On February 21, 2011, the Federal Reserve Board (“Board”) finalized its earlier proposal for escrow accounts for first lien higher-priced mortgage loans and issued a proposed rule to implement other aspects of the mandatory escrow account provisions of the Wall Street Reform and Consumer Financial Protection Act of 2010 (“Dodd-Frank Act”). This Client Alert summarizes the final rule. A later Client Alert will summarize the proposed rule.
The proposal was issued on August 16, 2010. In essence, the proposal conformed the mandatory escrow account standard for first lien higher-priced mortgage loans (“HPMLs”) to the standard contained in the Dodd-Frank Act. A discussion of the Board’s proposed rule is found at http://www.mofo.com/files/Uploads/Images/100818Escrow.pdf
Section 226.35 of Regulation Z imposes mandatory escrow account and other requirements on HPMLs. An HPML is a consumer credit transaction secured by the consumer’s principal dwelling with an annual percentage rate (“APR”) that exceeds the average prime offer rate (“APOR”) for a comparable transaction as of the date that the interest rate is set by 1.5% or more for a first lien loan, or 3.5% for a subordinate lien loan. The current rule defines an HPML without regard to the dollar amount of the loan. All first lien HPMLs are subject to a mandatory escrow account rule, with certain exceptions. See Section 226.35(b)(3) of Regulation Z.
- For the most part, the final rule implements the Board’s proposal. A first lien loan that is a “jumbo” loan—that is, a loan with a principal balance at consummation that exceeds the maximum principal obligation in effect as of the date that the interest rate is set for the loan to be eligible for purchase by Freddie Mac—will be subject to the mandatory escrow account rule only if the APR exceeds the applicable APOR for a comparable transaction as of the date that the interest rate is set by 2.5% or more. A copy of the final rule can be found at http://edocket.access.gpo.gov/2011/pdf/2011-4384.pdf
- The final rule is effective on April 1, 2011. It applies to all covered loans for which an application is received by a creditor on or after that date. The final rule does not mandate the termination of any existing escrow account.
- The final regulation conforms the mandatory escrow account rule for first lien HPMLs in Regulation Z to the standard mandated by Section 1461 of the Dodd-Frank Act.
- The current Freddie Mac conforming loan limit is $417,000 for a single-family loan that is not located in any of the various designated high-cost areas. The Federal Reserve Commentary clarifies that the maximum principal obligation eligible for purchase by Freddie Mac is established and adjusted by the Federal Housing Finance Agency (“FHFA”) under 12 U.S.C. Section 1454(a)(2) and other applicable federal laws. If the FHFA adjusts the maximum principal obligation eligible for purchase by Freddie Mac, that adjustment also will dictate the definition of a “jumbo loan” for purposes of the new 2.5% threshold.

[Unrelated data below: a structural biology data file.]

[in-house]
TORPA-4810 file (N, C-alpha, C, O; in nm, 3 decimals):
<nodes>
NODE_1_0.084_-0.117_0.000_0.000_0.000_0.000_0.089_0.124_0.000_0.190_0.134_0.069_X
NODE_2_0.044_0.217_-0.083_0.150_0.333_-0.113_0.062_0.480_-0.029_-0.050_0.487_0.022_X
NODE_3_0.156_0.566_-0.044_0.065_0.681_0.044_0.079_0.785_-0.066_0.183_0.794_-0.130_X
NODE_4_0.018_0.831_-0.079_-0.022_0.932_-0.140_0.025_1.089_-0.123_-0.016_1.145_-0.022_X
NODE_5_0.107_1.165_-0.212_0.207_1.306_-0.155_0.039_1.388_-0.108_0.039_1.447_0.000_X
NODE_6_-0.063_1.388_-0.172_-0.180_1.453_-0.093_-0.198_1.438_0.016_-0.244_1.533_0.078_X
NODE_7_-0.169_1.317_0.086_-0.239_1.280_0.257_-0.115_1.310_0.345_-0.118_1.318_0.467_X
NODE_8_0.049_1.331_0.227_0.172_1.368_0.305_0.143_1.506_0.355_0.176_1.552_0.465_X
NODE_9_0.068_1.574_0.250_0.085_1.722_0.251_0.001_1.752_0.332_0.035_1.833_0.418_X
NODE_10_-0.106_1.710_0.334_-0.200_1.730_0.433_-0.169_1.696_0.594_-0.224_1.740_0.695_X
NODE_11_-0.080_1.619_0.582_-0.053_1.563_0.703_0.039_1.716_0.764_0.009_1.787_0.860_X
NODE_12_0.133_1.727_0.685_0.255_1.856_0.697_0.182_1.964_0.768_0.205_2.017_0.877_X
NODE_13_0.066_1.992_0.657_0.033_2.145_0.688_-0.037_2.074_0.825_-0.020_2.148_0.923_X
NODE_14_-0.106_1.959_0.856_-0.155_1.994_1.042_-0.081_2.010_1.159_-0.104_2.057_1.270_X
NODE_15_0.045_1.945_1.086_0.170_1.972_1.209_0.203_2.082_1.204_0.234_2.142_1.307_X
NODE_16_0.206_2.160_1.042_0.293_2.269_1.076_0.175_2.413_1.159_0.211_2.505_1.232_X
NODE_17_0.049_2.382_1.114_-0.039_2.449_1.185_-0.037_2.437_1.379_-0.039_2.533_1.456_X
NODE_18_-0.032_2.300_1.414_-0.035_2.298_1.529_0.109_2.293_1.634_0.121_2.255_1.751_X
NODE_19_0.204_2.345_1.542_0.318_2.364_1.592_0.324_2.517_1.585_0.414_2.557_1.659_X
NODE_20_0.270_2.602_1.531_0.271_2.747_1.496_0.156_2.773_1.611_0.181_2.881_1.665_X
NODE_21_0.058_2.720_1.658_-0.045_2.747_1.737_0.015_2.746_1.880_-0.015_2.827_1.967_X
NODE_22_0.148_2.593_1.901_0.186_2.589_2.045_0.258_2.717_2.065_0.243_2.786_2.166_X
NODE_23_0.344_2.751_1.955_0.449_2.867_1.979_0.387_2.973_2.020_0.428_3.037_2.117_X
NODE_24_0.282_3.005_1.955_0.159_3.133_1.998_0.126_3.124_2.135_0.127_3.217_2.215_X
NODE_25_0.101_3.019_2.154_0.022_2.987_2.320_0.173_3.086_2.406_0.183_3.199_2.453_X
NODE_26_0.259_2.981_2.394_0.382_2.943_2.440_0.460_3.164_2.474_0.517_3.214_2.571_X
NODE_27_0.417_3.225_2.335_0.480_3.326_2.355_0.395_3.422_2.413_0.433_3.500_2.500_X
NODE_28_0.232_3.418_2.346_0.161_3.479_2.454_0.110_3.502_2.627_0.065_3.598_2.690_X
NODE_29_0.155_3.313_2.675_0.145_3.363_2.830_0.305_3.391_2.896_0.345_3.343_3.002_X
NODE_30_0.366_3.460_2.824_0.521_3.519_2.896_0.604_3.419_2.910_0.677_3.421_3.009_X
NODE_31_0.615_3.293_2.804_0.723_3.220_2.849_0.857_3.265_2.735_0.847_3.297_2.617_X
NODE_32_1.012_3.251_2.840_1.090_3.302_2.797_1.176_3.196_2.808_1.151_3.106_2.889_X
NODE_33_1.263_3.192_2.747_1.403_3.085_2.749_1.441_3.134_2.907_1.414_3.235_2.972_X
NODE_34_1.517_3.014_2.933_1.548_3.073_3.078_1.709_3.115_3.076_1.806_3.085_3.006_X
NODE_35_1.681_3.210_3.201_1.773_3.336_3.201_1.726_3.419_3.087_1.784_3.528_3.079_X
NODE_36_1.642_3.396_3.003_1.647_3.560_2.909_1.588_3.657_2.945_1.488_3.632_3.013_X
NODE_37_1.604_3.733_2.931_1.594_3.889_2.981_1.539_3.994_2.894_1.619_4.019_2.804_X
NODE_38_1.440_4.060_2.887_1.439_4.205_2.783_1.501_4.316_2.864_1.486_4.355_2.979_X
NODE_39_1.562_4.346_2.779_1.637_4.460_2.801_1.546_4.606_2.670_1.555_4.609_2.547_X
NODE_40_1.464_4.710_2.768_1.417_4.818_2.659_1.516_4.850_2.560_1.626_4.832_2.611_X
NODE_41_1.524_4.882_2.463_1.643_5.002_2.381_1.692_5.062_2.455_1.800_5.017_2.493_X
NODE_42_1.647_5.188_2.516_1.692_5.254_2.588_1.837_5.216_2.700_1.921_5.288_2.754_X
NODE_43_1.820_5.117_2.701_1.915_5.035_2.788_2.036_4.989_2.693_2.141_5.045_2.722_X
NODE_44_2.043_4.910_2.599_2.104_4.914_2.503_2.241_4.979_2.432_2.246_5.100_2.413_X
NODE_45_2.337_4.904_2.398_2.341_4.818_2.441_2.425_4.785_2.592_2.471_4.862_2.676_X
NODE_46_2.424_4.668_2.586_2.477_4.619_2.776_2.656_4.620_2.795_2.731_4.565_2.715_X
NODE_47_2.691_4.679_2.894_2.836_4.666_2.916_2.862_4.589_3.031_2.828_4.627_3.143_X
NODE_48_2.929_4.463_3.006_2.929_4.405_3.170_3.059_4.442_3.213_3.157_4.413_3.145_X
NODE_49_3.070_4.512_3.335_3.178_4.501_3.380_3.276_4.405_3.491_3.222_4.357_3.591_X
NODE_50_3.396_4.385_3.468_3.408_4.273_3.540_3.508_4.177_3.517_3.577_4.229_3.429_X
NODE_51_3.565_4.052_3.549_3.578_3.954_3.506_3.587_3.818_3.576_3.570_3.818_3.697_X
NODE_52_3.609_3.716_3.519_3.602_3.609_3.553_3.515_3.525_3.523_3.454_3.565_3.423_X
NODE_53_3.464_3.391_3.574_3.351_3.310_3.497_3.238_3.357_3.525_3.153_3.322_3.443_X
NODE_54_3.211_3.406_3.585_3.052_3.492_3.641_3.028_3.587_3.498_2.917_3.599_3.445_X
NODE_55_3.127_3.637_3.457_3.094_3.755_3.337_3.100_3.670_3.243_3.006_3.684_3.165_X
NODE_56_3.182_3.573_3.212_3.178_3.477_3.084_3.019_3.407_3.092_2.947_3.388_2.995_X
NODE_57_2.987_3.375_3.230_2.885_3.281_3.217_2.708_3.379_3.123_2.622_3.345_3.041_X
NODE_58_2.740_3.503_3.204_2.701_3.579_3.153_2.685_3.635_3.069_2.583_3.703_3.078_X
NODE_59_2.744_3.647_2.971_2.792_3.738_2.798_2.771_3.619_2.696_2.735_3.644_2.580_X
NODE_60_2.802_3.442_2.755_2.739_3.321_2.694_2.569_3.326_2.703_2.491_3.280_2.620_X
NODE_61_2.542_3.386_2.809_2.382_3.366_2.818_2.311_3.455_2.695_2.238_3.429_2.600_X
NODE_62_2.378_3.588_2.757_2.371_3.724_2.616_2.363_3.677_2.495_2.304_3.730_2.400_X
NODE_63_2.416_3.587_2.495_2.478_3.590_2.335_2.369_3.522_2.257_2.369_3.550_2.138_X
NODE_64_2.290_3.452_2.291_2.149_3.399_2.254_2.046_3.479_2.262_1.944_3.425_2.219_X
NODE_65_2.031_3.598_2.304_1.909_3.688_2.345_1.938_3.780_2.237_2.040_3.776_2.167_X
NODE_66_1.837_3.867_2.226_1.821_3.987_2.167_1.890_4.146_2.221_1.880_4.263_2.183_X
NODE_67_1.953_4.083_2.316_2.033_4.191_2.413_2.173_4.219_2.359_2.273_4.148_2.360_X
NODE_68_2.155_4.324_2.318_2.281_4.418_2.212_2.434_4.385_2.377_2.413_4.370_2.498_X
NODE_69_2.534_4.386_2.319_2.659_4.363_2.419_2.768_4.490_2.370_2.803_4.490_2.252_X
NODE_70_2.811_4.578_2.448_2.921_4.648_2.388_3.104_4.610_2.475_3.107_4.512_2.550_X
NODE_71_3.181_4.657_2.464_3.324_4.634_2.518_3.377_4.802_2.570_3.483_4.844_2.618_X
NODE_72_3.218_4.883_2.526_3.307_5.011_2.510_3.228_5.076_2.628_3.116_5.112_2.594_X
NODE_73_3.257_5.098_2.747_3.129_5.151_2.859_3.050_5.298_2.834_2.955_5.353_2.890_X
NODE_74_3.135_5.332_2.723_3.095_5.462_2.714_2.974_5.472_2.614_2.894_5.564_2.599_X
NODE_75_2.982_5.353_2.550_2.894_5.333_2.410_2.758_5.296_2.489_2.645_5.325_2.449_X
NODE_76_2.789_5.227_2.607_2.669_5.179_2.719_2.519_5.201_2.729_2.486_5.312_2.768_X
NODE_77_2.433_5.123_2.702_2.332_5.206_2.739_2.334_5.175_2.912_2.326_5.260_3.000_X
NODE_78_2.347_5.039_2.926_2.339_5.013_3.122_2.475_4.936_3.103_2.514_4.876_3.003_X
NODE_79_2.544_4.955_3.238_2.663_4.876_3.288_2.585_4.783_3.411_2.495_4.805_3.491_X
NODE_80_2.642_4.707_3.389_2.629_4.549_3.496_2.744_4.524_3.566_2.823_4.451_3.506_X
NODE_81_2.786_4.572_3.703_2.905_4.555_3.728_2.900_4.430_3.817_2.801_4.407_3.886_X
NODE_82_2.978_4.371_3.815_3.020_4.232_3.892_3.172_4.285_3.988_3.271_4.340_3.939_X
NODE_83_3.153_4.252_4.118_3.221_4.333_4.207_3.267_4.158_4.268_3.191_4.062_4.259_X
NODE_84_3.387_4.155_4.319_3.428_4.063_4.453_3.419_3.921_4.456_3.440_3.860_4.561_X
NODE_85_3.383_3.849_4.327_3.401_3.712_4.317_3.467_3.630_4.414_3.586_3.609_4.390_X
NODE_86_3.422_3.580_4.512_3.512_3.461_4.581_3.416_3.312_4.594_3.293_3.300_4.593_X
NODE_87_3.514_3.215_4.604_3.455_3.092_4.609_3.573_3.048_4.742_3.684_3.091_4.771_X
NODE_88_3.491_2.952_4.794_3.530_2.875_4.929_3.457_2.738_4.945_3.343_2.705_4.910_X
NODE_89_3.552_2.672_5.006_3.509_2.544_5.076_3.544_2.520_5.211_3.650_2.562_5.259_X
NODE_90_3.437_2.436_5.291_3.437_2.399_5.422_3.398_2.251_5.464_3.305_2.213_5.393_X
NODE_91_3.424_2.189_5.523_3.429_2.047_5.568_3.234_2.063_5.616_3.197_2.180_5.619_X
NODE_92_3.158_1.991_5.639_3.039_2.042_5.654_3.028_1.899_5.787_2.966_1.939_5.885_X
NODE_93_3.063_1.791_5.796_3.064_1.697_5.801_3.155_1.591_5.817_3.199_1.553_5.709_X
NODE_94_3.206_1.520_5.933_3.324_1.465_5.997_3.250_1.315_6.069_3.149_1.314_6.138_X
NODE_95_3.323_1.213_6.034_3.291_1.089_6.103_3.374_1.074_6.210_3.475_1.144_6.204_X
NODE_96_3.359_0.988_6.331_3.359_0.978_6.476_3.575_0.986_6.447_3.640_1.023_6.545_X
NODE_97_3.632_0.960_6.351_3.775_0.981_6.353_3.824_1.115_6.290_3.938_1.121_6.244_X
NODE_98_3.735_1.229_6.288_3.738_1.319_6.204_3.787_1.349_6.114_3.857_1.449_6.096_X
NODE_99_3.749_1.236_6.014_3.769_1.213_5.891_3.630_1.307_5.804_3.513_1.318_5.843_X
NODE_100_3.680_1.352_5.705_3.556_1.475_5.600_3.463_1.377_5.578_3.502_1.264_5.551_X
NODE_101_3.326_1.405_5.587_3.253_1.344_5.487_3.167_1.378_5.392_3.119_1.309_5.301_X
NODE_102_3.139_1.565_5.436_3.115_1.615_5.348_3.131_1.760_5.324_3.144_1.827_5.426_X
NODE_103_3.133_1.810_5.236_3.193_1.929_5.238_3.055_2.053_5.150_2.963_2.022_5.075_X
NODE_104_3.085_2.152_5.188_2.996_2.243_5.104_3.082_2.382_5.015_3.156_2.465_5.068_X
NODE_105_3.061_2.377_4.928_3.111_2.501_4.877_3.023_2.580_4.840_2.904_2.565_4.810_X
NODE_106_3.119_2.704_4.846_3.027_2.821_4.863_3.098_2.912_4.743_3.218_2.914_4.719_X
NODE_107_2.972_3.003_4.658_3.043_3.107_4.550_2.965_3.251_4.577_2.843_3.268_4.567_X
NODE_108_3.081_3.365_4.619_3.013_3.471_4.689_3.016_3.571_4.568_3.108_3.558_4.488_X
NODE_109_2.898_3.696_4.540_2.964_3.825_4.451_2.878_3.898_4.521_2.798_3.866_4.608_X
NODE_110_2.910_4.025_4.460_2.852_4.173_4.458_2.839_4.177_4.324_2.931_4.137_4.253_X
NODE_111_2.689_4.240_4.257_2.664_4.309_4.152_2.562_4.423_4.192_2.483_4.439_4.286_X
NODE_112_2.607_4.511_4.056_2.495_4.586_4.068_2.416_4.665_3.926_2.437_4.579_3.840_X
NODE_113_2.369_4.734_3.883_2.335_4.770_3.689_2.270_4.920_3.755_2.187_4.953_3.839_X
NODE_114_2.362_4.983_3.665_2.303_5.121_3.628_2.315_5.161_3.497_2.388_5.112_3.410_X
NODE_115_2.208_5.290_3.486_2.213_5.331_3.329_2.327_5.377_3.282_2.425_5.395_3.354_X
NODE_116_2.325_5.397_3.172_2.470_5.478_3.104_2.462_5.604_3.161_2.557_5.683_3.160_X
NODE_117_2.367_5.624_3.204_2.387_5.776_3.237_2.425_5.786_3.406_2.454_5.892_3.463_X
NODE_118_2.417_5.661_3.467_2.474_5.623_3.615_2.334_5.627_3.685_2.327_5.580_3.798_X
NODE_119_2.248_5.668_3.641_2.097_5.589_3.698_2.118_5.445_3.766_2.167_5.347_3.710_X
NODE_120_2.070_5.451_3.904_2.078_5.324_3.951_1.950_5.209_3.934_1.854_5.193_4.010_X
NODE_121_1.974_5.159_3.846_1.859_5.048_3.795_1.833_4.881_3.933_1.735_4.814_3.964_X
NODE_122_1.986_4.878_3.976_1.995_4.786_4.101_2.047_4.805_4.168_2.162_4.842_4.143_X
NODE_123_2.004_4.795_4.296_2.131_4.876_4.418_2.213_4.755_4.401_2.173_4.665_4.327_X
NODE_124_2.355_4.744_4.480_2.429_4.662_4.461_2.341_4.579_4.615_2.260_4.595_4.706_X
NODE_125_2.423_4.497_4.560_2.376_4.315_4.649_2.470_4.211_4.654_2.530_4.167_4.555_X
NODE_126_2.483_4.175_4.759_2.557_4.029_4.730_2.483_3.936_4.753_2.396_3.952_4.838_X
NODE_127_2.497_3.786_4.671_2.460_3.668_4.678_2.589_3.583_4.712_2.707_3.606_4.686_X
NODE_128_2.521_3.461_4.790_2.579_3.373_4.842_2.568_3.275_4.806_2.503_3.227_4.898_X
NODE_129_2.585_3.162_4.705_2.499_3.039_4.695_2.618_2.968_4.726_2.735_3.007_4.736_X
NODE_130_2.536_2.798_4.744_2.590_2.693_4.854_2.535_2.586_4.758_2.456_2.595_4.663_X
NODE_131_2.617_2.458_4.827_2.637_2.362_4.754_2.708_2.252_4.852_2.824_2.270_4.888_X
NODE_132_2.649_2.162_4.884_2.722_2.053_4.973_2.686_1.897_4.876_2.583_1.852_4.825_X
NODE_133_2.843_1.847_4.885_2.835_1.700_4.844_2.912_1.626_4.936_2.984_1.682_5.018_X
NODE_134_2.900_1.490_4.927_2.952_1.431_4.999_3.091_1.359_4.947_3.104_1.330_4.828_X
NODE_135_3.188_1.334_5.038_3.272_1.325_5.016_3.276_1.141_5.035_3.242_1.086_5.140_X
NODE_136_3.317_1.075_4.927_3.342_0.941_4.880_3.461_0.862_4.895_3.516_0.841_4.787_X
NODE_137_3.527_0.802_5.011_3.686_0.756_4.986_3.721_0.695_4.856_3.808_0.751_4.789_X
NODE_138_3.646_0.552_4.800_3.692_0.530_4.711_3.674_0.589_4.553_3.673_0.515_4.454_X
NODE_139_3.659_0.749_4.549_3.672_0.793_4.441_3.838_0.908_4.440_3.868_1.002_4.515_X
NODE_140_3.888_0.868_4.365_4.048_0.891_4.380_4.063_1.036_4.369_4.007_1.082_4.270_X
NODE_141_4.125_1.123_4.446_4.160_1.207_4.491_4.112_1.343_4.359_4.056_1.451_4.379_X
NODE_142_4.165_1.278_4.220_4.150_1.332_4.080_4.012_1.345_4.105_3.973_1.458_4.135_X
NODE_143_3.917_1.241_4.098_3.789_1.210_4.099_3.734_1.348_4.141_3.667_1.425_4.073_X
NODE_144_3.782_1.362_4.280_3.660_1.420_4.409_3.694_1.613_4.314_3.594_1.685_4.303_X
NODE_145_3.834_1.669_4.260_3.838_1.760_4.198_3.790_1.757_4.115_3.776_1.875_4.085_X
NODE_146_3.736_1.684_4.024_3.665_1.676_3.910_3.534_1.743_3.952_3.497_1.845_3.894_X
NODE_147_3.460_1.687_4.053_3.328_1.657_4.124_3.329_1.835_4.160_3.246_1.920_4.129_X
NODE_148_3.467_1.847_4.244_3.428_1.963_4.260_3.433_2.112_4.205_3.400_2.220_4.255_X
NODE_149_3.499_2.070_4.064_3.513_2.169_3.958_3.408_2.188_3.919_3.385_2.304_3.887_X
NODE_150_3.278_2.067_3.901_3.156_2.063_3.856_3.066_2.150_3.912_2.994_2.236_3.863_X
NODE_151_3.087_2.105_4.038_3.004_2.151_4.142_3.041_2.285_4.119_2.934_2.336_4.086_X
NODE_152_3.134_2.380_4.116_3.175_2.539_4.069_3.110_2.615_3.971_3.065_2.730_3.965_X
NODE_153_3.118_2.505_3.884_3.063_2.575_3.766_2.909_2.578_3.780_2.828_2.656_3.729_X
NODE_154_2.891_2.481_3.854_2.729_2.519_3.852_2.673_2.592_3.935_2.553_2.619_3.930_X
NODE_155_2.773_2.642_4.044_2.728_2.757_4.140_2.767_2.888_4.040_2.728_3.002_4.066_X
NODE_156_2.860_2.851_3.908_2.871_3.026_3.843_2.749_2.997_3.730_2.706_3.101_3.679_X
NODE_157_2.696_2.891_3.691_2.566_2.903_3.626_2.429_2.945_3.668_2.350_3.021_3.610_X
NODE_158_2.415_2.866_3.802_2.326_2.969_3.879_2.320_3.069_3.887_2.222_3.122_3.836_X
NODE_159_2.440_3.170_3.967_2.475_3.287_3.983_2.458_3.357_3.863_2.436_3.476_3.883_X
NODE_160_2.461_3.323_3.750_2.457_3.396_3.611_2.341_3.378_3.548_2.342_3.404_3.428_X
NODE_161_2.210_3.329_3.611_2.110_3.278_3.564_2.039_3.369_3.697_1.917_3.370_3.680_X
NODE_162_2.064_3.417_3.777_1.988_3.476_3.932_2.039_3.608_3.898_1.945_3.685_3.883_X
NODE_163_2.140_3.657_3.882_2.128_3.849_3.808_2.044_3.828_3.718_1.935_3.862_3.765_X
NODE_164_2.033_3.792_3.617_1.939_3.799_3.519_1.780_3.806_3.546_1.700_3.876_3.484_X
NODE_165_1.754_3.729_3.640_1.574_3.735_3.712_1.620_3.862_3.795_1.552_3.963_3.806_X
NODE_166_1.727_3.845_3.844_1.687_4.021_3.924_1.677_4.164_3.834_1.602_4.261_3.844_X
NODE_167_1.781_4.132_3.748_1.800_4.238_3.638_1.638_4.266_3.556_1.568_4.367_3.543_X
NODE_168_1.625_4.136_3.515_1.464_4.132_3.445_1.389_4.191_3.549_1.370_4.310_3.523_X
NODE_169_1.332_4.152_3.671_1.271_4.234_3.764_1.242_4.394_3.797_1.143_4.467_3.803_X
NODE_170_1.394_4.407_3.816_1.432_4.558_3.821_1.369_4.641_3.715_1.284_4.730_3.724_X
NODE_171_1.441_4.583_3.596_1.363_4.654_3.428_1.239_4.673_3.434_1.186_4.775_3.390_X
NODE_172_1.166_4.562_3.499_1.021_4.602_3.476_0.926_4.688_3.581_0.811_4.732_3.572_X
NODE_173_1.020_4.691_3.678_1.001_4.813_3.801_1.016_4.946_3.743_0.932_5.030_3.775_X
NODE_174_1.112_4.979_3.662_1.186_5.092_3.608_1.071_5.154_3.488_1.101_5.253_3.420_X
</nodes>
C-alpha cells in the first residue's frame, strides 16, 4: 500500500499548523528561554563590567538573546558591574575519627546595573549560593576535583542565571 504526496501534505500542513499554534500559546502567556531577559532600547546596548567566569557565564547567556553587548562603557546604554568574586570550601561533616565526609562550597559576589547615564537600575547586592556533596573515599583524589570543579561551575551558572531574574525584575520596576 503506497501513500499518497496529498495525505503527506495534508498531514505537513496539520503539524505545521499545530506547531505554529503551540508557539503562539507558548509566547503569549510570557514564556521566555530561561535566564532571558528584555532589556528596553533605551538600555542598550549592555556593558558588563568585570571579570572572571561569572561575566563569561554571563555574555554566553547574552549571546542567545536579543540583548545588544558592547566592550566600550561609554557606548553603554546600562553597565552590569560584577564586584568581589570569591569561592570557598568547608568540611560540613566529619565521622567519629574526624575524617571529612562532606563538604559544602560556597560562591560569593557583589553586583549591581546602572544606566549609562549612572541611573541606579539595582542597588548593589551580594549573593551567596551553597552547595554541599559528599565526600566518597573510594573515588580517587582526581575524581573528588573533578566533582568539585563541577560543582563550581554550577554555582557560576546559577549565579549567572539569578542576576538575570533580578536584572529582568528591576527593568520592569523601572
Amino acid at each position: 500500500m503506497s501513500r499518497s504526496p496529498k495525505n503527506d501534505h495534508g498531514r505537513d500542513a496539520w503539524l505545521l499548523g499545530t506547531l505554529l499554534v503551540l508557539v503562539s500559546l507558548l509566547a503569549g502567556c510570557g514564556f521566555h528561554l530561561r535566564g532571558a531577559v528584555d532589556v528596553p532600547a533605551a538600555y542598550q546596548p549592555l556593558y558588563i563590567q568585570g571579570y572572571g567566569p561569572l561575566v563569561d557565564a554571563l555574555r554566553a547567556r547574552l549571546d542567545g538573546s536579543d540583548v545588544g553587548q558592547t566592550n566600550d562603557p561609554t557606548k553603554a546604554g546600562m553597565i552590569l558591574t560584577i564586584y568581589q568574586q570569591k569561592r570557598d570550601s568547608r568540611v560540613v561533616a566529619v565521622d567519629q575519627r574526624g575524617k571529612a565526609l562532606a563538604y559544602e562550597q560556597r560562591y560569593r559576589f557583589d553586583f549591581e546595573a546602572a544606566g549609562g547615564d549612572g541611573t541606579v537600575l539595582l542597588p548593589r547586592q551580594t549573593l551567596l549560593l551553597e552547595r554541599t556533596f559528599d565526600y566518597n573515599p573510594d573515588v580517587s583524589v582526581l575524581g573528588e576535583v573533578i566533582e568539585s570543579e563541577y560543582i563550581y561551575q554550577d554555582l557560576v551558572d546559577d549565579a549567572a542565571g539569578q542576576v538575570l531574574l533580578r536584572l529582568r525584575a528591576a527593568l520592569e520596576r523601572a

- While the final rule applies a 2.5% threshold for purposes of the mandatory escrow account requirement for first lien jumbo loans, the threshold for the applicability of all other provisions of Regulation Z for HPMLs remains at 1.5% over the applicable APOR. For example, a first lien loan whose APR is 2.25% over the applicable HPML, will be not be subject to the mandatory escrow account requirement in Section 226.35. However, the loan will be subject to all of the other requirements for HPMLs, including the ability to repay rule and the restrictions on prepayment penalties. All subordinate lien loans with APRs of 3.5% or more above the applicable APOR will continue to qualify as HPMLs, although the mandatory escrow requirement is not applicable to subordinate lien loans.
- The summary of the final rule contained in the Supplementary Information published in the Federal Register states that where a creditor makes a jumbo loan with an APR below the new 2.5% threshold, the creditor has the option to elect to continue to use the 1.5% threshold for requiring an escrow account. A better way of stating this is that the new 2.5% threshold does not, by itself, preclude a creditor from requiring an escrow account for a jumbo loan meeting the 1.5% threshold. However, other applicable laws may prohibit the creditor from requiring such an escrow account.
- Other provisions of law, including Section 1461 of the Dodd-Frank Act, impose a mandatory escrow account requirement in a variety of other circumstances. As noted above, the Board’s proposed regulation to implement other requirements of Section 1461 will be addressed in a later Client Alert.
- The final rule is limited to Regulation Z. The Board’s Regulation C requires financial institutions to report the difference between the APR and the APOR of an originated loan subject to Regulation Z if that difference is 1.5% or more for a first lien loan, or 3.5% or more for a subordinate lien loan, as of the date the interest rate is set. See Section 203.4(a)(12) of Regulation C. At present, there is no proposal to amend this provision of Regulation C.